"I'm a visual person. I don't make blue-prints. I know what I like."

It comes from a lifetime of hands-on design. From his earliest childhood days he recalls building model cars, and sketching hot rods, like many kids. But when he went to work in a body shop back in the Bronx, he got a real-world education. All those years of sculpting sleek hoods and sweptback cycles came in handy when he "stretched" the house.

He didn't chop it in half, of course. He simply excavated, and added entertainment areas, including the casino. Next to the wrap-around deck there is a second kitchen.

He tore all the walls out of the circular master bedroom, built a see-through fireplace that extends from a lacuzzi to "the second-largest bed anywhere. Only Shaq has one bigger; his is longer."

He built alcoves to showcase his favorite art, and scattered about the home are his design creations that can only be described as unique. Take, for example, his lamps.

"I found some mannequins, just the tops, and made the bottoms like mermaids. I had some of my airbrush artists paint them."

The craftsmen and artists at the factory did much of the work on the home, which explains the distinctive look, from burnished steel to customized sofas.

What's next for the king of exotic creations?

"I'm gonna do a stretch limo mini-Cooper," Big Daddy says with a smile.

With a lacuzzi, of course.


International Revival Style
By Richard H. Dodd, AIA

Architectural styles occur at various times in history for a reason and knowing the reason gives you a better understanding of the style.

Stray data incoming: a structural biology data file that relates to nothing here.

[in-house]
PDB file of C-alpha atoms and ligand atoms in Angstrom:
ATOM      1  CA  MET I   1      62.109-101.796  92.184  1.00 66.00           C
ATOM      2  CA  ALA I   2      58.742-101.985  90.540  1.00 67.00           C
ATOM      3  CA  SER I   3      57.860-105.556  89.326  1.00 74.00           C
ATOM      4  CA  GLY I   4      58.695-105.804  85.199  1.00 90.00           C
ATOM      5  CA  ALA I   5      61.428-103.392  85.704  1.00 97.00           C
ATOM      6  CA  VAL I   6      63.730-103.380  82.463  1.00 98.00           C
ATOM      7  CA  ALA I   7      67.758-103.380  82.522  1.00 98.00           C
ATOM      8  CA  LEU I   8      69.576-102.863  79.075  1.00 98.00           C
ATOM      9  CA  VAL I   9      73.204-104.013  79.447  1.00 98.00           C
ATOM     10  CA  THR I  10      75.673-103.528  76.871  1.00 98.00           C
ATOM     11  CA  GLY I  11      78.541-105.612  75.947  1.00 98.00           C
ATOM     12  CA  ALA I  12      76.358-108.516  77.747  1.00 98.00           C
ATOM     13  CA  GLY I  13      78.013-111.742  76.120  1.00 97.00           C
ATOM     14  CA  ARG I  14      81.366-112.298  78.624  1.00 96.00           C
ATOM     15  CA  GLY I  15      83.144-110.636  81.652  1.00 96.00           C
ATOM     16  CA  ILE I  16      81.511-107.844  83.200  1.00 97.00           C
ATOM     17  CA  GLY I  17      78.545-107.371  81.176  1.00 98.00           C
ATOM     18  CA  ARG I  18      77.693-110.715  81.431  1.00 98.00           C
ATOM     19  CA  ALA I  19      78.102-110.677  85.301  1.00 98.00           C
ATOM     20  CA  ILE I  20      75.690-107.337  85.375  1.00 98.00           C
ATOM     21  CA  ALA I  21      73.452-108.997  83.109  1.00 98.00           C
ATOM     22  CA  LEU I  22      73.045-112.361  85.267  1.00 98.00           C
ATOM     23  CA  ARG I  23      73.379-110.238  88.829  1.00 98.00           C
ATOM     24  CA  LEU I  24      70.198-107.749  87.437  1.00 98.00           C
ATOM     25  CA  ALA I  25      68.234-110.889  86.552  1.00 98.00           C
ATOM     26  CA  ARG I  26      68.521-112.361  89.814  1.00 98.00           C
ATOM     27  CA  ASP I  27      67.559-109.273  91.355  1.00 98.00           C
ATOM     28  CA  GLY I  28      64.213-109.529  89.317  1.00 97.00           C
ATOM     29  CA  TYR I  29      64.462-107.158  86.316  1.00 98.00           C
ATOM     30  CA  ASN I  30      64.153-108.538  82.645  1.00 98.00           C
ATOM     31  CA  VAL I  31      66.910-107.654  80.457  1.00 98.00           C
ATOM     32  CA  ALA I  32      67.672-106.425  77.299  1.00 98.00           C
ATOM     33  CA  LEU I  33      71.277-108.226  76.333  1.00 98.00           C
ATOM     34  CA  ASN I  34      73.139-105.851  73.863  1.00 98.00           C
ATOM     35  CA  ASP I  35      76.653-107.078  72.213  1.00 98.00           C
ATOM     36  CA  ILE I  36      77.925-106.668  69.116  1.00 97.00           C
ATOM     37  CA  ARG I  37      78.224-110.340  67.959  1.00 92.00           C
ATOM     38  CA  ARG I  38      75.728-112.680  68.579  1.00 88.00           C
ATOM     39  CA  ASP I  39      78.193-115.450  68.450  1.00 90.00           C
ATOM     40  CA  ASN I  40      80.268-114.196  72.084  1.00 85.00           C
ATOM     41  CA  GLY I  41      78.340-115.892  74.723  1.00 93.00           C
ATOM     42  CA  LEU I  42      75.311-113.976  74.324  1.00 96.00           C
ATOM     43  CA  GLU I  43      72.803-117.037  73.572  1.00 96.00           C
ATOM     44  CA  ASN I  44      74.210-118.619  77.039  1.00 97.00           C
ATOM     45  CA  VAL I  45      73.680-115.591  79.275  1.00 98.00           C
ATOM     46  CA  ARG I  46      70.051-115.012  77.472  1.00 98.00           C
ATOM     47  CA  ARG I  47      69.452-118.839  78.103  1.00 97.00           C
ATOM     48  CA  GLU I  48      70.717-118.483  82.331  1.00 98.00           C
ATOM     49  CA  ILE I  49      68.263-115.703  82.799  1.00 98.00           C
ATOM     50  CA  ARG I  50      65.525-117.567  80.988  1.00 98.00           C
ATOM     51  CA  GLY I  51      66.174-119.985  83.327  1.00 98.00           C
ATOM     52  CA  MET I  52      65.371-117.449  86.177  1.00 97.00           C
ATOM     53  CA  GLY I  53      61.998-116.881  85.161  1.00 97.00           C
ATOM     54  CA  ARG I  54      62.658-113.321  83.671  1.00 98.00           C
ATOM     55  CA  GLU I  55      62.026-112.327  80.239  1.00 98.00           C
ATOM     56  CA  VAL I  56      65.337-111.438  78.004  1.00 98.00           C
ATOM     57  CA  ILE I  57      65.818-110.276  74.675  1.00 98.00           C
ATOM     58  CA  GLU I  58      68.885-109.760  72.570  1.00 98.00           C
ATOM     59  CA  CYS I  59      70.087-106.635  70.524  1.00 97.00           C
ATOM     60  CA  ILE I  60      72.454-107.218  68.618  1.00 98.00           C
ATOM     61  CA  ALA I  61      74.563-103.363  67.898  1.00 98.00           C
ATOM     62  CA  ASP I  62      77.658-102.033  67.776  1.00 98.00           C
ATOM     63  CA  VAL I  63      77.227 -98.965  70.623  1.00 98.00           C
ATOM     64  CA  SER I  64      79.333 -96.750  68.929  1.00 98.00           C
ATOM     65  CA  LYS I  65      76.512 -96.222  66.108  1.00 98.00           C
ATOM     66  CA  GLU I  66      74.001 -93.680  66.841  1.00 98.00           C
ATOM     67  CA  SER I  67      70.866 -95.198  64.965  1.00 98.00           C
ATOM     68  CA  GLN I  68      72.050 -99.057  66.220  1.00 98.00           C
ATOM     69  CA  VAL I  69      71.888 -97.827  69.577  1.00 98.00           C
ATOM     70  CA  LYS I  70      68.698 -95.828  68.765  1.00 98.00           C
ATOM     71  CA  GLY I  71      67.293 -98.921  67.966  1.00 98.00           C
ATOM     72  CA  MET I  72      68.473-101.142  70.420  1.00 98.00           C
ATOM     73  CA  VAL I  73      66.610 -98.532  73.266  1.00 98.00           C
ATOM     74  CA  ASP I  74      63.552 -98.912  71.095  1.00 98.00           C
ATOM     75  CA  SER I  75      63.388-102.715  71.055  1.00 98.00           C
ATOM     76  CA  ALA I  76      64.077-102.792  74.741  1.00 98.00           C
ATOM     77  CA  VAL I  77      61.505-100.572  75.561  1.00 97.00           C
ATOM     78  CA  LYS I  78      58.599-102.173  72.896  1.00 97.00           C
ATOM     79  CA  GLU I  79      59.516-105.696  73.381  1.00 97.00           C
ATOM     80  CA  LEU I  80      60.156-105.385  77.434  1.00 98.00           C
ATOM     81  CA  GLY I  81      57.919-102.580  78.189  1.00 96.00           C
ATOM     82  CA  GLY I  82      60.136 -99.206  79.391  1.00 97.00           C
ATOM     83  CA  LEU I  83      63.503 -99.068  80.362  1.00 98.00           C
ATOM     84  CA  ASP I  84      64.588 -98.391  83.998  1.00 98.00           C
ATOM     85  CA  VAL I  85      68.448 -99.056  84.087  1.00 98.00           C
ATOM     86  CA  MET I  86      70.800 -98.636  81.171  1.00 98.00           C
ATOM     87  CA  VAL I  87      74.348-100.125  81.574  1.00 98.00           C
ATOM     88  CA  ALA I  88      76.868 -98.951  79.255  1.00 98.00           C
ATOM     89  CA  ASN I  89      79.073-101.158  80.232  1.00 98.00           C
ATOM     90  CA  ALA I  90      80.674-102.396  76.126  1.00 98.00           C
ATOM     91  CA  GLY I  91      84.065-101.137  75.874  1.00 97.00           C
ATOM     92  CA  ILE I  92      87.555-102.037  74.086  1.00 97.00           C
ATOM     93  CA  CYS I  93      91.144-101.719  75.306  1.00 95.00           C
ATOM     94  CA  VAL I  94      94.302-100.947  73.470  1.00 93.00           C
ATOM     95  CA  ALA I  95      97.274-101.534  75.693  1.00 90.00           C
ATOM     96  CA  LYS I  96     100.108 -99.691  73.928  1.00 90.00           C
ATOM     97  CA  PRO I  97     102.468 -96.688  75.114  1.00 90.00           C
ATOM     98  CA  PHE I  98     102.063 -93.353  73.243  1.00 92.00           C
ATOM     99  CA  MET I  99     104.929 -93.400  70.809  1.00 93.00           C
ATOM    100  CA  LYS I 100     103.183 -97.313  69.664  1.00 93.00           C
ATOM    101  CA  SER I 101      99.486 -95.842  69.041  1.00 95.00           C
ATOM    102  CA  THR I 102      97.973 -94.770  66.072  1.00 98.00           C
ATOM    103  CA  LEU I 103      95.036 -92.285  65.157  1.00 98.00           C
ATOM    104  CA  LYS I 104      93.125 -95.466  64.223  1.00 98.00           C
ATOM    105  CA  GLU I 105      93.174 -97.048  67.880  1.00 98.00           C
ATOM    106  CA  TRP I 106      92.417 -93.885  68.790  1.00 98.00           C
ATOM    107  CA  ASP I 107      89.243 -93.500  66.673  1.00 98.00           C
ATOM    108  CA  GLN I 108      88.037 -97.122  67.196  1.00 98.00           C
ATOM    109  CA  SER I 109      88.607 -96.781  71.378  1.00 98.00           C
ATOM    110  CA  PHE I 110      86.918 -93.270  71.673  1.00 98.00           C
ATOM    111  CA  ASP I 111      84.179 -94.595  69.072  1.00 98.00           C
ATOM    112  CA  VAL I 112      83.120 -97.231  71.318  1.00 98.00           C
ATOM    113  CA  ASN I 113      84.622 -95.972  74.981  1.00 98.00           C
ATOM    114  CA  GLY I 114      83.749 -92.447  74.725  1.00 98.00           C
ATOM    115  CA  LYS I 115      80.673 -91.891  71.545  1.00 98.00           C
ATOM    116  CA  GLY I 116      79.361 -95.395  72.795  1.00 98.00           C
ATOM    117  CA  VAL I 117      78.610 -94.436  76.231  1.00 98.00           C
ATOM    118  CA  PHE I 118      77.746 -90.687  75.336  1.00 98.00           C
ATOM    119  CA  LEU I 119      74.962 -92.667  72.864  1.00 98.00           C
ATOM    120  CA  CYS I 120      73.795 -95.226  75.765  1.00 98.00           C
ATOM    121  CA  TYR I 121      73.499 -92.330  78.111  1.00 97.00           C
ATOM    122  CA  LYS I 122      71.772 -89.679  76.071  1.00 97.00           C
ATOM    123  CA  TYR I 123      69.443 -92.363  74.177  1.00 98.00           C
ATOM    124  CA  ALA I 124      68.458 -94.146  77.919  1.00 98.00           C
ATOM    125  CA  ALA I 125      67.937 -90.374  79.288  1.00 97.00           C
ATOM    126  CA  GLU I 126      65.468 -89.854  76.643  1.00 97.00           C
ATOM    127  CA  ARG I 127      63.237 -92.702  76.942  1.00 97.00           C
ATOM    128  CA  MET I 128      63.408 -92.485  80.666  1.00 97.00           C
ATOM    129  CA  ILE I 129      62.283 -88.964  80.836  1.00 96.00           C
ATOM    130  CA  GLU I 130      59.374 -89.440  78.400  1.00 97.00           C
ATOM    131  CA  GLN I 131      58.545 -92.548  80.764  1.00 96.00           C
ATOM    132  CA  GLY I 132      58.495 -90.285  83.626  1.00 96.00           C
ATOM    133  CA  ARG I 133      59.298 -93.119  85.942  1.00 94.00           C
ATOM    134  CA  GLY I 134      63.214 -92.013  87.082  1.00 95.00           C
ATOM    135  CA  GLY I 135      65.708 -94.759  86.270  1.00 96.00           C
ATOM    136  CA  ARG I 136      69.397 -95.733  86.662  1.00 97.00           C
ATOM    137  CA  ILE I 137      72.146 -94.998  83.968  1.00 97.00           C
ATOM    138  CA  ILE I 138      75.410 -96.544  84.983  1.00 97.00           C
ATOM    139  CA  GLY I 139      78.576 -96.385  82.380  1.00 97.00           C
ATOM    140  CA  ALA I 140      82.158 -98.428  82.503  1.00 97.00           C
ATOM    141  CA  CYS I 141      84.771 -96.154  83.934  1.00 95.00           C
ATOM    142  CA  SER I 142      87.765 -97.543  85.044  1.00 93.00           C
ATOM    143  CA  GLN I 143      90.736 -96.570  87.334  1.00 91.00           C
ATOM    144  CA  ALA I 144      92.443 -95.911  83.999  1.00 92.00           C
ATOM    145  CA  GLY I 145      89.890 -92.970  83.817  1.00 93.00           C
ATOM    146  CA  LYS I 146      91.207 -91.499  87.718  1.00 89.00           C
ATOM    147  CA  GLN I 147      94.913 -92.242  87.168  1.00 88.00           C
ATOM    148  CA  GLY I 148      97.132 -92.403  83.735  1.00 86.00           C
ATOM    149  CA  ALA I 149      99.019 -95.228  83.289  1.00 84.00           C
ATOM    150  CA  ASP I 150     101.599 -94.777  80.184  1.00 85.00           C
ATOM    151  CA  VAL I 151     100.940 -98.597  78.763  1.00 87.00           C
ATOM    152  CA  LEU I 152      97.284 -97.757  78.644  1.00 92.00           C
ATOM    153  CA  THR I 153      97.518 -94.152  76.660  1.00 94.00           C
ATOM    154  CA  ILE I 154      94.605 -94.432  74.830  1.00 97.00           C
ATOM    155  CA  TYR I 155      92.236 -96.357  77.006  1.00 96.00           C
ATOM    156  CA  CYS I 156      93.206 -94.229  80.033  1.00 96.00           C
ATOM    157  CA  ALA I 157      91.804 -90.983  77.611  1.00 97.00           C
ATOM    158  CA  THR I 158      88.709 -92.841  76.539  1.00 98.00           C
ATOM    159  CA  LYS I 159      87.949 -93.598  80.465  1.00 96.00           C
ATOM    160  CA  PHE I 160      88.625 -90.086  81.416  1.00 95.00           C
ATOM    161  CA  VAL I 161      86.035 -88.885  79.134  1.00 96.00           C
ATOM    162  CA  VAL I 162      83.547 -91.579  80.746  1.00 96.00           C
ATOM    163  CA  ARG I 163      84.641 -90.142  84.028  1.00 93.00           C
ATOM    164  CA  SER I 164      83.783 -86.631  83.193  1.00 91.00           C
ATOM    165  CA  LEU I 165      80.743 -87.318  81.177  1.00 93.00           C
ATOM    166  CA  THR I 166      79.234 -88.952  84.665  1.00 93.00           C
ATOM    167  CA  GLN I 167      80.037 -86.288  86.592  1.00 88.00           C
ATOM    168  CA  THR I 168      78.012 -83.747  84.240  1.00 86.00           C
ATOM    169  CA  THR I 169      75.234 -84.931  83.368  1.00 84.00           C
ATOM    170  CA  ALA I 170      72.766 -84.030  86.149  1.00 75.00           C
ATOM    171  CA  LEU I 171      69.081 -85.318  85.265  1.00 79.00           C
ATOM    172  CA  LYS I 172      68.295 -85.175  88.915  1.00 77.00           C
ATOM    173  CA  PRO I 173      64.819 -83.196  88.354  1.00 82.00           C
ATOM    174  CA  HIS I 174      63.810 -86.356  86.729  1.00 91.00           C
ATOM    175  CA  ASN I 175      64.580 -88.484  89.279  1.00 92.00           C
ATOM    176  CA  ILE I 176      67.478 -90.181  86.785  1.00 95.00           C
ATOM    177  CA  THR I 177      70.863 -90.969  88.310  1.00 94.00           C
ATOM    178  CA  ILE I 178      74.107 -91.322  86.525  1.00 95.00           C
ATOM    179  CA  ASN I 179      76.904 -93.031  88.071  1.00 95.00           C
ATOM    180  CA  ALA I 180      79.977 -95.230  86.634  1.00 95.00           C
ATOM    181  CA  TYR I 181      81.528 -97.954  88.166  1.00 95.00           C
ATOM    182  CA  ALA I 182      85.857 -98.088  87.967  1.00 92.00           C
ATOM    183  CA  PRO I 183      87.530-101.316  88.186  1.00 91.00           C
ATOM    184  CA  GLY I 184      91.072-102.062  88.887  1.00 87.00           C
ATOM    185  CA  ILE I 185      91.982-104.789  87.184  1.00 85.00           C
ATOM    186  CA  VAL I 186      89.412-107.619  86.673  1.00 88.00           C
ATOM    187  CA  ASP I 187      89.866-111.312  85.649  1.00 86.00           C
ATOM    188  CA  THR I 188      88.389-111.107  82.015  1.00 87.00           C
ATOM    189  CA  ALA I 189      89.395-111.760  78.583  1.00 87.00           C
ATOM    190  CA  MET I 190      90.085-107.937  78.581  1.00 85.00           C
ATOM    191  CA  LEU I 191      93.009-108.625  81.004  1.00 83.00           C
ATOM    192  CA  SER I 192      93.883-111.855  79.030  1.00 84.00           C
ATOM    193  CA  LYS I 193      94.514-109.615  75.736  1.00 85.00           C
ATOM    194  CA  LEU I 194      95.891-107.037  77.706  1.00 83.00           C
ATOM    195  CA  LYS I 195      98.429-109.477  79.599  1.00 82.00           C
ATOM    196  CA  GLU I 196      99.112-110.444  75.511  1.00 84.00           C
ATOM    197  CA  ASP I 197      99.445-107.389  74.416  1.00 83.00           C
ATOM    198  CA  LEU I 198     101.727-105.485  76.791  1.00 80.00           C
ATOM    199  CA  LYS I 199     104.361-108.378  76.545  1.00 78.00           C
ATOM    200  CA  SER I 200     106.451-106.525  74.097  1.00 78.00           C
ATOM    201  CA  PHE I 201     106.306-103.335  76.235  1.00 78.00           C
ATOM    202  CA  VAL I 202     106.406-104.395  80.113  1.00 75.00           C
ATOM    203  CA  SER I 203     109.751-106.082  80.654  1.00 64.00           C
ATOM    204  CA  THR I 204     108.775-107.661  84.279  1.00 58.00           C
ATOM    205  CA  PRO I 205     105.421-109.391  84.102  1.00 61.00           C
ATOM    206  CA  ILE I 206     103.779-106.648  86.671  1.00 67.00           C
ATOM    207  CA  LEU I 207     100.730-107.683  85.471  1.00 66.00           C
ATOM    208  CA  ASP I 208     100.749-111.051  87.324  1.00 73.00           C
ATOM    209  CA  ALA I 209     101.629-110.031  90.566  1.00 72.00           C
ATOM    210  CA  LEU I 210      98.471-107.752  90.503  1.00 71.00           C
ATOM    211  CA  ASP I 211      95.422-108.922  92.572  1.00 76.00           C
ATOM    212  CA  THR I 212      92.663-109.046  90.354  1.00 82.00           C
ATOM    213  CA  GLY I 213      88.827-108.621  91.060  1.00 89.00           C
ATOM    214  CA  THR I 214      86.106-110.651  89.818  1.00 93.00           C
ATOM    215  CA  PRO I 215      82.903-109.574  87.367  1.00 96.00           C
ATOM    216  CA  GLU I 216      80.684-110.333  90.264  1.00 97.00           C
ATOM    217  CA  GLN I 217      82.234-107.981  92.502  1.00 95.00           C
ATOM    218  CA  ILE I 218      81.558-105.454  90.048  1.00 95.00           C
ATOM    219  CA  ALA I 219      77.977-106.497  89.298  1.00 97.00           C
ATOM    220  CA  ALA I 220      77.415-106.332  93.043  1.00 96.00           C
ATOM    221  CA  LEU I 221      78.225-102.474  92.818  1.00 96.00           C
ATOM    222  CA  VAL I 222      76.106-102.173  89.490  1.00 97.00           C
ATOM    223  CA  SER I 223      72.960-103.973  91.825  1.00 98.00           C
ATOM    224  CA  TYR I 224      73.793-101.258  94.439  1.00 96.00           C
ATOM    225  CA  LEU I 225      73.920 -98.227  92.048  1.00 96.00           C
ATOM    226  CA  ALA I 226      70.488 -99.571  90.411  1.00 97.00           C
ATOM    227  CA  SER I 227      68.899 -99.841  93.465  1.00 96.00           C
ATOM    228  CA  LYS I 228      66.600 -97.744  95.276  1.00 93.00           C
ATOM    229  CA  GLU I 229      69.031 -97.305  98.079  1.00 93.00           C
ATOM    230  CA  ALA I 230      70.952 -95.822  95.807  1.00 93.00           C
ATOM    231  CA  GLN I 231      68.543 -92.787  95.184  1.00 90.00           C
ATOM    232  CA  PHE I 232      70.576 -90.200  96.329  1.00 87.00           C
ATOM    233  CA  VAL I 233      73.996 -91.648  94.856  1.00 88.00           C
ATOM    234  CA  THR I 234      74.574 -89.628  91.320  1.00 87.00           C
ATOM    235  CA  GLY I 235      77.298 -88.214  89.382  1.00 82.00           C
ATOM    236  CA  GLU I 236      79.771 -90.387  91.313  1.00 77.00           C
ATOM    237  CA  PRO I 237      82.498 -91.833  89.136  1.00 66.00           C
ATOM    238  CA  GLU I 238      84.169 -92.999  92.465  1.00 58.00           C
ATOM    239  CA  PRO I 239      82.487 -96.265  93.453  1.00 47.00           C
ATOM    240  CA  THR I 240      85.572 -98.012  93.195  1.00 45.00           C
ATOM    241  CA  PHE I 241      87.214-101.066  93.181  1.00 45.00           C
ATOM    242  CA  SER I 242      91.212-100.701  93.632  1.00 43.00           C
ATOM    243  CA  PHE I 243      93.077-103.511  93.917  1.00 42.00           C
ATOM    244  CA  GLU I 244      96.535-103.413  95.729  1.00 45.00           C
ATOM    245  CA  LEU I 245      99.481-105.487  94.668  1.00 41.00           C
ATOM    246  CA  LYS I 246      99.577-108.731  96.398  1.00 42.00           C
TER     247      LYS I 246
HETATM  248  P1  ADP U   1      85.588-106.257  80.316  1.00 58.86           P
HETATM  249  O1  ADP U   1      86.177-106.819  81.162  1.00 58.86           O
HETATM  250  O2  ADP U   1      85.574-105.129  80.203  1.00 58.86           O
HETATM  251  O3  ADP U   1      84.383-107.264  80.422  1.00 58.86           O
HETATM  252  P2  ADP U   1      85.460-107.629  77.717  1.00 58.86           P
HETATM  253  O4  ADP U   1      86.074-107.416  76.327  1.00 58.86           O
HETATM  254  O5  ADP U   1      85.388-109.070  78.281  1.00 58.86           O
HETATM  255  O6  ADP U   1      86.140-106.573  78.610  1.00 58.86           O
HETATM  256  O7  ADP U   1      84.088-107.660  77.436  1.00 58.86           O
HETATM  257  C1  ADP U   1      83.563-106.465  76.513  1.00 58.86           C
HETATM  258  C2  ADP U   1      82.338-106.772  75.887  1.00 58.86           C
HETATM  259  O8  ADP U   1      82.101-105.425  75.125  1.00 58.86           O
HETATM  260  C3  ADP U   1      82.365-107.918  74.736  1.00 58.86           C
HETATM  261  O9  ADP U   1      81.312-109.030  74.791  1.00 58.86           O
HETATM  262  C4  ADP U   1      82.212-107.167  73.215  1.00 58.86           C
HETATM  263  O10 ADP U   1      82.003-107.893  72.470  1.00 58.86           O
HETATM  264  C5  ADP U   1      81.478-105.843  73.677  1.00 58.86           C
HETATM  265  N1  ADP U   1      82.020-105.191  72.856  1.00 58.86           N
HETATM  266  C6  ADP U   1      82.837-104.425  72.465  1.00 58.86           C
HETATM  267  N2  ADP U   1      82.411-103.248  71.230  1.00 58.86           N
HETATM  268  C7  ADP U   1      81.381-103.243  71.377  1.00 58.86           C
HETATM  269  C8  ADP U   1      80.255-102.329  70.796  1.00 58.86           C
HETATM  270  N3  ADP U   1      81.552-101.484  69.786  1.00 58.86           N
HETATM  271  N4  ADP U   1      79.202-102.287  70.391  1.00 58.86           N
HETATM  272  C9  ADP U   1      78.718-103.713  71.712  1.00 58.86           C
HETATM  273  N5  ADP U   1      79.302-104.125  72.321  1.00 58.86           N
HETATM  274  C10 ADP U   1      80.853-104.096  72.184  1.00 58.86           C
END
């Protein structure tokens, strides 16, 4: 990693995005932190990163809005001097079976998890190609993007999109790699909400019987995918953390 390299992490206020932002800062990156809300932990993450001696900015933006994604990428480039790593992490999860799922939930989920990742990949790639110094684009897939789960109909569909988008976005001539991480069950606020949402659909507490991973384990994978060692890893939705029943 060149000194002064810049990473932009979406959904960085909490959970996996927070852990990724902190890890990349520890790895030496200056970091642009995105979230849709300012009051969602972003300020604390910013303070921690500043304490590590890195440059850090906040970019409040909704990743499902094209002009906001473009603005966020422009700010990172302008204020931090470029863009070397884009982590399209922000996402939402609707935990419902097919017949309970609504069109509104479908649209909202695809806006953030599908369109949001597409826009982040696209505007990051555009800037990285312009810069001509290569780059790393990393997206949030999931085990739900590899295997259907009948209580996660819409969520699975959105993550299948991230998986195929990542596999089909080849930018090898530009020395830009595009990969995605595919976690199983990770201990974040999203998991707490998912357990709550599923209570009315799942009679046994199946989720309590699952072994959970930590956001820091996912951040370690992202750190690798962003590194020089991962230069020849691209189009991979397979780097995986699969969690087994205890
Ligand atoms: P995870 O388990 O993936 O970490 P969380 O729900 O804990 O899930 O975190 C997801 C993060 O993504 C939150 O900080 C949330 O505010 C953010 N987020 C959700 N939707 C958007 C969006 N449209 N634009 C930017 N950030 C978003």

After World War I a style referred to as Modernistic or Art Moderne and then International Style (already flourishing in Europe) appeared on the American scene. The International Style started as simple, unadorned wall surfaces (often white stucco), flat roofs without overhangs, large areas of glass, and surfaces lacking ornamentation. The mantra of the proponents was "Less is More." The Lovell home designed by Architect Rudolph Schindler and built in Newport Beach in 1926 was the first International Style home built in America. The International Style faded during World War It. However, it was kept alivc in Southern California by Schindler and Richard Neutra.

One of the most prominent proponents of the pure International Style early in the 1960s was Richard Meier, who was the architect of the Getty Museum in Los Angeles. Meier is a strong proponent of the all-white or monochromatic appearance.

After World War 11 a new group of modern styles started to appear. One of these styles can be called International Revival. In the 1950s through the 1970s this style borrowed freely from the Prairie Style, the International Style and the Post & Beam Style. It used broad roof overhangs, exposed beams, and textured wall materials of the Prairie Style, and it did not have to be all white or mono-chromatic as in the International Style. The starkness of the original International Style was softened and less pure and has continued to evolve.

The International Revival Style became very popular in Orange County, but began to wane by the 1970s.

As always, avant-garde architects were searching for an alternative to constricting design rules set down by the International and other styles. Unimaginative development housing, as well as the "Modern" glass box, were in their perspective "establishment architecture" and too restrictive and uninteresting, thus the name "Post Modern." This style epitomized the elimination of design rules. So we find the International Revival being replaced by Post Modern.


This article appears in the June 2004 issue of Orange County Home Magazine. To find out more about Orange County Home Magazine, log onto their website at: www.orangecountyhomemagazine.com